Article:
The adventure began with a hike of about 3/4 mile to one of the pools of the Juan Curi waterfall, where we had the obligatory safety briefing. Like all the tourist activities we´ve done so far in Colombia, the briefing was available only in Spanish (to us, this is an indication of how few English-speaking tourists have been though San Gil - yet). Fortunately we had rappelled before and there was a Brazilian who knew some English and helped us out. Then it was over the edge and on down for each of us - hopefully you can pick me out in the photos below!
We let the adrenaline rush dissappate by hiking back along the river, checking out many smaller waterfalls and clambering over some ladders, ropes, and muddy trails to make it back to the starting point. The Brazilian family asked if we wanted to go rafting with them, and we almost took them up on their offer simply for the ride back to town, but they were rafting the Rio Fonce which is a Class 1-2-3 river, too tame for us! So we waited alongside the road for the next bus back to town.
Once back in San Gil with an afternoon to kill, we asked about caving, another of the popular activities for the area. At first we were told it was too late to go caving, but after asking why it would matter since there´s no daylight anyway, we were told that a guide would take us on a trip that day. We grabbed a taxi for the nearby town of Curiti to explore Cueva de la Vaca with our guide Luis.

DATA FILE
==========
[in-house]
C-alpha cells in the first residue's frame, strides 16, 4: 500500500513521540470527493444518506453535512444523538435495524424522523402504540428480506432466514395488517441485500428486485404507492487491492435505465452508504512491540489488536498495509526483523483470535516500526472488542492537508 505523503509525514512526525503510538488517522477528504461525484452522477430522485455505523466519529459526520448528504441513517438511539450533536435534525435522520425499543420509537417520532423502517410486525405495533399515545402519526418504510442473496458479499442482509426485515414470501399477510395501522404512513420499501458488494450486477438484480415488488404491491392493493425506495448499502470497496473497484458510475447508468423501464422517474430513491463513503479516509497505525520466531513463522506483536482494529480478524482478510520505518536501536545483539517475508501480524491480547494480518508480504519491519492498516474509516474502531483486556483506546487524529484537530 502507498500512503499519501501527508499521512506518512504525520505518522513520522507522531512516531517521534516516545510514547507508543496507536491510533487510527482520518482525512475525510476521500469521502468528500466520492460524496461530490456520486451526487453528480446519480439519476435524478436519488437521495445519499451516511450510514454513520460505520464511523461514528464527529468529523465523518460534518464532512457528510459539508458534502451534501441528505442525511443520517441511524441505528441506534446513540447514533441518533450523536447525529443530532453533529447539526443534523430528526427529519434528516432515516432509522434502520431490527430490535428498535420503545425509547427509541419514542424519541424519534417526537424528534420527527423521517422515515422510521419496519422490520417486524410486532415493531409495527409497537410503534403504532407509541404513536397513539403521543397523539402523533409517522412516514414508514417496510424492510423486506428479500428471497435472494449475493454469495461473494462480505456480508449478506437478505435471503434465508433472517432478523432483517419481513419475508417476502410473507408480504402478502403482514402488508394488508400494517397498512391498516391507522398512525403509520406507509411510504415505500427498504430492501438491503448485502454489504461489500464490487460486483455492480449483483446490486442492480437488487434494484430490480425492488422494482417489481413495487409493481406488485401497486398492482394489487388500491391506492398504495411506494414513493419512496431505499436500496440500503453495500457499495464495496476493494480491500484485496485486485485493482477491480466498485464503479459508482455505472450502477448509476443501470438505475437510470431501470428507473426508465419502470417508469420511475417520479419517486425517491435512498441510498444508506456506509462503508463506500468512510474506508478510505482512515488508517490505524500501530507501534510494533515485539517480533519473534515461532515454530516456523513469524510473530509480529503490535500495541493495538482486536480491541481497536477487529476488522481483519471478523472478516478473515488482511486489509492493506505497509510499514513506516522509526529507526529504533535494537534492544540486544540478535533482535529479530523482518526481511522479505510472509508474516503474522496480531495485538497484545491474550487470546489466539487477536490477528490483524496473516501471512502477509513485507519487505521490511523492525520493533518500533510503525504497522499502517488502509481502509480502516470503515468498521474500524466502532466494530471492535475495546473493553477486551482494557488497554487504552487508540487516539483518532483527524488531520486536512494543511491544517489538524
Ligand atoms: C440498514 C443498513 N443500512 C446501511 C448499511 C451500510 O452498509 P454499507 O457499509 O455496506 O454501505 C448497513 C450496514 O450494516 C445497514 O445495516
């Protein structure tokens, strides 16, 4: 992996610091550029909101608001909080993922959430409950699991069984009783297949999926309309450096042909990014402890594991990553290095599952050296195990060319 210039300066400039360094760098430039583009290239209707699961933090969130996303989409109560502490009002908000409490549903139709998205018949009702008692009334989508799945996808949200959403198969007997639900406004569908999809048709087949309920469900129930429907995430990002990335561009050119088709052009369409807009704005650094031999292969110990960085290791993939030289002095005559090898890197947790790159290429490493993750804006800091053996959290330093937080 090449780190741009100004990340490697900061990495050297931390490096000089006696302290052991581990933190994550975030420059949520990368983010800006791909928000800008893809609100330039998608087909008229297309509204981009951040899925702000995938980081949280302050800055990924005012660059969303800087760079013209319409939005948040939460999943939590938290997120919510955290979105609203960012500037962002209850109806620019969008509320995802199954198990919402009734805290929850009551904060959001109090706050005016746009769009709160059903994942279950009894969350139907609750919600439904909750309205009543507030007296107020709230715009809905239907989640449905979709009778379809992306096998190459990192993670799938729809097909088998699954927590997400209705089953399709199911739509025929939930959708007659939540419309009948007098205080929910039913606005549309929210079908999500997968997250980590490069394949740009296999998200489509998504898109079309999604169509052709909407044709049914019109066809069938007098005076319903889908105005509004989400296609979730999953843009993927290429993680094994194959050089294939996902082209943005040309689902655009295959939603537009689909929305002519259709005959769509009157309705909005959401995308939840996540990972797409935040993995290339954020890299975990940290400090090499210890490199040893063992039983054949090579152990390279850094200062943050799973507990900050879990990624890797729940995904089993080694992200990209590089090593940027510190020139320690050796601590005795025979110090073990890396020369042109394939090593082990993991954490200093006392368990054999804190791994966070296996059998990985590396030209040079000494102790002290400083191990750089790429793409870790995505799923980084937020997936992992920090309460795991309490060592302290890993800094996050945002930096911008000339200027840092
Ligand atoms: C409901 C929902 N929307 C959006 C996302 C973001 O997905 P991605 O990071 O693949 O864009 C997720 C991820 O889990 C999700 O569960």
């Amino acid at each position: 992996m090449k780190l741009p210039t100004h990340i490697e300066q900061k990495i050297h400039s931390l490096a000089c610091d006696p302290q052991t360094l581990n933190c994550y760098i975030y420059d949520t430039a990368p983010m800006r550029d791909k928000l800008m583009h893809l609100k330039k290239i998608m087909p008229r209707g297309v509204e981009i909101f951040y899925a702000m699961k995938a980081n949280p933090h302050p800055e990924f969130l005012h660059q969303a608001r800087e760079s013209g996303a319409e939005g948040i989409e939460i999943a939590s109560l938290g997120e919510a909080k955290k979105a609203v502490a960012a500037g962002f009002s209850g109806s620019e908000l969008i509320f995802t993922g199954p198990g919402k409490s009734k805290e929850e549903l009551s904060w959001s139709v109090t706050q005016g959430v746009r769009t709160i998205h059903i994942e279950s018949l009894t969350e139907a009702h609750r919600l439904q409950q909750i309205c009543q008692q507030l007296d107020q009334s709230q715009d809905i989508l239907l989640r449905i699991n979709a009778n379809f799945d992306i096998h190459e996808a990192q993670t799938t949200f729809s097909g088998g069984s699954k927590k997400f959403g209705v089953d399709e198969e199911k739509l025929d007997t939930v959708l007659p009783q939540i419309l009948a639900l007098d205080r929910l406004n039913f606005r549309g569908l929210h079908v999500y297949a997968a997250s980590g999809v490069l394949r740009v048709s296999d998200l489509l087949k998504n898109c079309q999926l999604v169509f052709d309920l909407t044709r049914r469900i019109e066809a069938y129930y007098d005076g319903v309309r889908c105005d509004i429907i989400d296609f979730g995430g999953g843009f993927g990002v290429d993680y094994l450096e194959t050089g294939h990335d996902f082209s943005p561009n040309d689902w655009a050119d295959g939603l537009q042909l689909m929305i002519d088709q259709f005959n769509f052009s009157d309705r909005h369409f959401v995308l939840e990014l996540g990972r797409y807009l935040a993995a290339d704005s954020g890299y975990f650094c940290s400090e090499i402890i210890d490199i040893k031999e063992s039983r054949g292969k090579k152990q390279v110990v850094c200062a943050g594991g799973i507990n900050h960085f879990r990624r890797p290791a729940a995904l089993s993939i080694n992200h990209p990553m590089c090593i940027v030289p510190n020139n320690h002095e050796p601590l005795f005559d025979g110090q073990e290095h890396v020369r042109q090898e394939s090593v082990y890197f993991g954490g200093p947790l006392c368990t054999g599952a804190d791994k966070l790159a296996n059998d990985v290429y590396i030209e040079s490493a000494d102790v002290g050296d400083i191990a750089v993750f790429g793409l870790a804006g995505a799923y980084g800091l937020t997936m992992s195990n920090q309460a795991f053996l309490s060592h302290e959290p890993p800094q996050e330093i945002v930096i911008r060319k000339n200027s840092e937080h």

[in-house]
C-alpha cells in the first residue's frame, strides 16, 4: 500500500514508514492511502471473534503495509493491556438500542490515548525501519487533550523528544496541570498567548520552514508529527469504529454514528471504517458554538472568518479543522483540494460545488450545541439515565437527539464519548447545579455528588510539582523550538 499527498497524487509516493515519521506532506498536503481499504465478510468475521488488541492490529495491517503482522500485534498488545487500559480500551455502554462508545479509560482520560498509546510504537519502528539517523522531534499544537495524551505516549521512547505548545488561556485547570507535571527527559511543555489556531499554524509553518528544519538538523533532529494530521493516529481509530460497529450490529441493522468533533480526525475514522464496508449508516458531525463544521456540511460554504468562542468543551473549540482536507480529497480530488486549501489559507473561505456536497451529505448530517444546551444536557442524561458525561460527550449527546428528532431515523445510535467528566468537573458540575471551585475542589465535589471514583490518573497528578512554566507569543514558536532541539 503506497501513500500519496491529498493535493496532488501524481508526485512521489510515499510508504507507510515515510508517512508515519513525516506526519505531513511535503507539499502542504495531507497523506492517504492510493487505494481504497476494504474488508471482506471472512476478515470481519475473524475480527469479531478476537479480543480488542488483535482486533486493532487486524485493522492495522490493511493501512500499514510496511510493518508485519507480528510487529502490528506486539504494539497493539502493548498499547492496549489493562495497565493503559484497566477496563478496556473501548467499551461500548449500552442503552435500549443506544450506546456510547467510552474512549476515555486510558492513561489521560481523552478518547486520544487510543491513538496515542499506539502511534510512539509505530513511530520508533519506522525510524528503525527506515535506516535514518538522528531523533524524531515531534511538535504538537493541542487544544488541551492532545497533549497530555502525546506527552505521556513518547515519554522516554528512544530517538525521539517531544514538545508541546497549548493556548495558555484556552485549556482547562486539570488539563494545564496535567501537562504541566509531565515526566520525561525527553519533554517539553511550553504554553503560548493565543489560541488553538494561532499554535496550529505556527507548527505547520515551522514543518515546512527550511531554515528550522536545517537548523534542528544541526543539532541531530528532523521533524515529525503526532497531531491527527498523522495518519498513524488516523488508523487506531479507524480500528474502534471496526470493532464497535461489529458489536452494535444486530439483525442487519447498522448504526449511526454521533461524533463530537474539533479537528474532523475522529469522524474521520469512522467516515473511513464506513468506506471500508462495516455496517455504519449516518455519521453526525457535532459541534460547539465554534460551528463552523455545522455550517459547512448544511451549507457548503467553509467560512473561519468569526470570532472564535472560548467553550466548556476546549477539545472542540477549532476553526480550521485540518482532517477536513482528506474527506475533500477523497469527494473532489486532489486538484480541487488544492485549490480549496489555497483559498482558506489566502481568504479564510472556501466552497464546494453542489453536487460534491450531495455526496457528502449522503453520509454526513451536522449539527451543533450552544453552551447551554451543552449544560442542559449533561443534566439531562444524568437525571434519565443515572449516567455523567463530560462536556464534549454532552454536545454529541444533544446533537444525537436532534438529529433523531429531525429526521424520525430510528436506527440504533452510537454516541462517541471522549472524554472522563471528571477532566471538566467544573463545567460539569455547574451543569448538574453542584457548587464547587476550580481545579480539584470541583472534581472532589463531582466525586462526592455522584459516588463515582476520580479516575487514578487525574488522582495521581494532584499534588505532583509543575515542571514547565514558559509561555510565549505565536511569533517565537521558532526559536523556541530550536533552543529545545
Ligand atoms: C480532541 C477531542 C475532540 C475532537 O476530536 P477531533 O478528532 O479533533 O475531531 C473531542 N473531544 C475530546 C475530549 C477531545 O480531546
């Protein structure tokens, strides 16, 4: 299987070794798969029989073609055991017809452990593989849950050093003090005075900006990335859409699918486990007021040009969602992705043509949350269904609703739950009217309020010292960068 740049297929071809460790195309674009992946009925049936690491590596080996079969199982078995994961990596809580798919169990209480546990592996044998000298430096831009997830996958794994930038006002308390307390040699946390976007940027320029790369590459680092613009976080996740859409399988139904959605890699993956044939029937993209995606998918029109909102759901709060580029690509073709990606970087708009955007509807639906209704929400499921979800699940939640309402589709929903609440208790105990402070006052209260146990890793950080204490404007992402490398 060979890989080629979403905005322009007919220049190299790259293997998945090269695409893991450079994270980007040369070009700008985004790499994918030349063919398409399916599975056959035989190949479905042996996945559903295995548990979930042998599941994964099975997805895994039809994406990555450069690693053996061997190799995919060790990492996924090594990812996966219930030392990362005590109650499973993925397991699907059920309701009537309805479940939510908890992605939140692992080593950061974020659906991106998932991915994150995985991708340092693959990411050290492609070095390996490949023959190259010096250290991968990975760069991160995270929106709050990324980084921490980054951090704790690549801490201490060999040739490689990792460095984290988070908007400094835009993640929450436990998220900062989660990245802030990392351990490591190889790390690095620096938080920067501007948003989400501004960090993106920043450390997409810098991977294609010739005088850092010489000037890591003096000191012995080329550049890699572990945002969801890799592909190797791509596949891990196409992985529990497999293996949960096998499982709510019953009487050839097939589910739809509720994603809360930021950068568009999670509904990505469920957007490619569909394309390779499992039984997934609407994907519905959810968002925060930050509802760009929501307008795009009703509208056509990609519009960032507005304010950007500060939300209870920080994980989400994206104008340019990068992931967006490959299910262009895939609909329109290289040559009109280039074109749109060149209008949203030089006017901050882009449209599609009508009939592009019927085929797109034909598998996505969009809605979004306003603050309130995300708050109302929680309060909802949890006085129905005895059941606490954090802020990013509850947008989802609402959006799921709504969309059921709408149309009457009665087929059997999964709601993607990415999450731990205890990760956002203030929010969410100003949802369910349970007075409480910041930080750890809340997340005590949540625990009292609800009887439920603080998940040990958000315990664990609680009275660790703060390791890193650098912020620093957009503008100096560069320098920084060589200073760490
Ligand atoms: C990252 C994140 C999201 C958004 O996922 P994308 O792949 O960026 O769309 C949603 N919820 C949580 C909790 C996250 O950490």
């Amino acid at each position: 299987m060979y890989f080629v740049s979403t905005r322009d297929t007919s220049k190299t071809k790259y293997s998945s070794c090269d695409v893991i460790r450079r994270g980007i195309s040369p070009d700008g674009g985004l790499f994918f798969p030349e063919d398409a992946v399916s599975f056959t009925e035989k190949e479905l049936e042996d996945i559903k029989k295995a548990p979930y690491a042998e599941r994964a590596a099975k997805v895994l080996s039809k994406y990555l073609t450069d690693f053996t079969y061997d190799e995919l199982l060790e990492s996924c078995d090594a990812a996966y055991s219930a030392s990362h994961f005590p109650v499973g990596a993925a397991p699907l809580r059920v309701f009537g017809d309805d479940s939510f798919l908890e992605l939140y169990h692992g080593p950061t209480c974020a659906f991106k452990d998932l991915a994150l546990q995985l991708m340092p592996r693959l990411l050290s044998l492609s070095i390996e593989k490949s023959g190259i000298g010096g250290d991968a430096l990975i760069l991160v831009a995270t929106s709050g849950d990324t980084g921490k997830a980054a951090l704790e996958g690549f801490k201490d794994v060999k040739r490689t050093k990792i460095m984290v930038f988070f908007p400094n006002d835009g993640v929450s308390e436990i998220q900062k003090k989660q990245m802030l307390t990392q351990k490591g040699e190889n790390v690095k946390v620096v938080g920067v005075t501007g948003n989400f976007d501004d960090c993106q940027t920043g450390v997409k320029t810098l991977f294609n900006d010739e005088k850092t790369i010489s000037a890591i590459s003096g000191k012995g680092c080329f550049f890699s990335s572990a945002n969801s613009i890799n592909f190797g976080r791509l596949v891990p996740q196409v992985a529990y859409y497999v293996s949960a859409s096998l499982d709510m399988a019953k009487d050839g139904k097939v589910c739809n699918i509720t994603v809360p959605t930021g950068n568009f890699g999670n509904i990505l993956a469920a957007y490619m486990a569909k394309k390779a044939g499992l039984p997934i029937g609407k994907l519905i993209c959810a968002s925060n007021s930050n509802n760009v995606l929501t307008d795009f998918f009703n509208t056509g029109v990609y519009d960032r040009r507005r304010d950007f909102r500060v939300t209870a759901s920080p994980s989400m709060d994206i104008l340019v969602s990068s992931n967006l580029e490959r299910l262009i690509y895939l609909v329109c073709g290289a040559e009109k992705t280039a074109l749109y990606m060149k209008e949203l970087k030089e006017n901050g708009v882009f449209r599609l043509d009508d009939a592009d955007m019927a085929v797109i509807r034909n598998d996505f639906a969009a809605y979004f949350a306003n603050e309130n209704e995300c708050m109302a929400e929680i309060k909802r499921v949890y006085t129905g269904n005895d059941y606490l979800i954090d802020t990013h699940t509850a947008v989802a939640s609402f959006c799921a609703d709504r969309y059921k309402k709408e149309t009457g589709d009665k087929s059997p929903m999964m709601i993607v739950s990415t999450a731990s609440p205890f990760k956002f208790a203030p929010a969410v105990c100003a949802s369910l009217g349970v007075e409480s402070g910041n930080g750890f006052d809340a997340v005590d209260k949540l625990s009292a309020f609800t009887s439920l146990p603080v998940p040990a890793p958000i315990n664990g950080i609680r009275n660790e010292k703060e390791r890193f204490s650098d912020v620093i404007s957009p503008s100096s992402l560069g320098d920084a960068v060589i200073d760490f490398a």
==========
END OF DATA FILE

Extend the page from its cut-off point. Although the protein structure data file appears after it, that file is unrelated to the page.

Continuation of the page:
As one might guess, caving is not an activity for the claustrphobic - although there were plenty of large rooms within the cave that were 30-40 feet high, there were other stretches where a military crawl was necessary to get though a tunnel, and one part where you had to swim through to get to the other side. It was not as painful as my face may appear below (fortunately for us the water level was on the low side - a five second swim vs a twelve second swim where you cannot come up for air or see anything).
The trip though the cave lasted about 90 minutes - we saw a few large spiders and bugs, a few bats that lived in the cave, some little waterfalls, and of course many requisite stalagtites and stalagmites. Overall it was a really fun ´hike´ and our guide was funny and entertaining...I think he was working hard to speak Spanish slowly and use some of the English he knew, and it was much appreciated. Soaked once again, we rinsed off, dried up, and waited for the bus back to San Gil.
On our last day in San Gil, we had hoped to raft the Suarez - unfortunately this time it wasn´t a lack of participants but a water level that was too high that kept us from rafting the river! We were sad but still had an option that at least was something we hadn´t done before called Hydrospeed on the Rio Fonce. Rather than try to explain it, here´s a video - Juli flies through first, and Todd comes through third - enjoy:
After drying off, we hopped on a bus to spend the night in a town called Giron, which was near the departure airport for our flight the next day to Cartagena. Juli was very sad to leave San Gil where the people were very nice and there was always an adventure activity to try (in addition to rapelling, caving and rafting there is paragliding, kayaking, and hiking).